Plaintiff submits that defense (A) above is insufficient in law and should be stricken. The language of the Act in regard to the retroactive effect of Section 16(c) is plain and leaves no room for doubt as to what was intended. When Congress passed the Fair Labor Standards Amendments of 1949, it made clear that an employer's liability for any act or omission occuring prior to the effective date of the Amendments continued after the effective date thereof. Thus, Section 16(d) expressly provided:

"No amendment made by this Act shall affect any penalty or liability with respect to any act or omission occurring prior to the effective date of this Act * * *." 29 U.S.C.A. § 216 note.

In the instant case, the complaint charges a liability with respect to acts or omissions occurring prior to January 25, 1950. In other words, the defendant failed to pay overtime compensation due employee Joseph E. Wiley for excessive hours worked during said workweeks, which resulted in a liability of $248.01. By the express terms of Section 16(d), supra, this liability is in nowise changed by the Amendments. The defendant's liability is an existing liability. The liability which was incurred as a result of the overtime violations has not been changed. The liability continues to exist by virtue of the express language of the statute. What has been changed is not the liability as defendant claims, but the remedy or the procedure by which the liability for unpaid overtime compensation unlawfully withheld can be collected.

Defense (A) is insufficient in law and should be stricken.

It is plaintiff's contention that defense (B) is insufficient in law and should be stricken. The alleged unsettled issue of law — whether Section 16(c) of the act can operate retroactively to the date of the violations occurring before the effective date of the 1949 Amendments — is one which can only be settled in a Section 16(c) action. Such a defense asserted by defendant, if sustained, would mean that this allegedly unsettled issue of law could never be settled, and hence, that a suit involving this particular issue could never be maintained.

Subparagraph (3) of paragraph 2 is insufficient at law and should be stricken.

As defense numbered 3, defendant denies that this action is brought under section 16(c) of the "Act" and denies that plaintiff is authorized by said section to bring action "on behalf of anybody". The defendant thereafter infers that the payment of recovered sums to the employees is a discretionary act. However, plaintiff points out that the statute is specific in setting out the duties of the Secretary of Labor with respect to the payment of sums so recovered. It is the Secretary of Labor who will supervise the payment of any sums so recovered to the employees. Only in the event of inability to pay the employees will the sums so recovered be covered into the Treasury of the United States. Control is vested in the Secretary of Labor and he is the real party in interest.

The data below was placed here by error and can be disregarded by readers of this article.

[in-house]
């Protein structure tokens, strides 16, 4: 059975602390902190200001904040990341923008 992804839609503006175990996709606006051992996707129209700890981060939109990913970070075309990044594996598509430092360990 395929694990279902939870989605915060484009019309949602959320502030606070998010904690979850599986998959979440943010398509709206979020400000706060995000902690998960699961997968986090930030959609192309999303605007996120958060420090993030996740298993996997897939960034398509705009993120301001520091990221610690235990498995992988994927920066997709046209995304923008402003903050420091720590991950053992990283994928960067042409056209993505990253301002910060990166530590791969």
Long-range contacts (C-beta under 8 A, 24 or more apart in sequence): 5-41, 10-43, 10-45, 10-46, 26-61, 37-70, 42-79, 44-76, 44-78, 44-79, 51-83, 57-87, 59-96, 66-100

Plaintiff submits that defense numbered 3, except the last sentence thereof, is insufficient in law and should be stricken.

As to defense numbered 4, plaintiff submits that the portion of the defense which states: "Defendant denies that there is no issue of law in this cause of action which has not been finally settled by the courts * * *" has already been pleaded in defense numbered 2 and is, therefore, redundant and should be stricken. In addition, other portions of the defense have been raised in defenses numbered 1 and 2.

As to defense numbered 9, plaintiff submits that defendant has introduced into the pleadings matters which are evidentiary in nature. It has been held that allegations of detailed facts of evidentiary nature will be stricken on plaintiff's motion. Salem Engineering Co. v. National Supply Co., D.C., 75 F. Supp. 993.

It is my conclusion that plaintiff's motion to strike the following portions from defendant's amended answer be granted:

1. Subparagraph (1) of defense numbered 2. Since this defense goes to the cause of action rather than jurisdiction, it is insufficient at law and should be stricken.

2. Subparagraph (3) of defense numbered 2. The language of the Act in regard to the retroactive effect of Section 16(c) is clear. An employer's liability for any act or omission occurring prior to the effective date of the Amendments continued after the effective date thereof.

3. Defense numbered 3, except the last sentence thereof, which reads: "Defendant neither admits nor denies the allegation that plaintiff's usee has signed a written request with the plaintiff as alleged but demands strict proof." The Act is specific in setting out the duties of Secretary of Labor with respect to the payment of sums so recovered.

4. Defense numbered 4. Contains defenses which have been raised in other defenses, therefor is redundant.

5. Defense numbered 9. Defendant has introduced into pleadings matters which are evidentiary in nature.

Plaintiff's motion granted to strike from defendant's amended answer subparagraphs (1) and (3) of defense numbered 2; defense numbered 3, except the last sentence thereof; defense numbered 4; and defense numbered 9.

19510424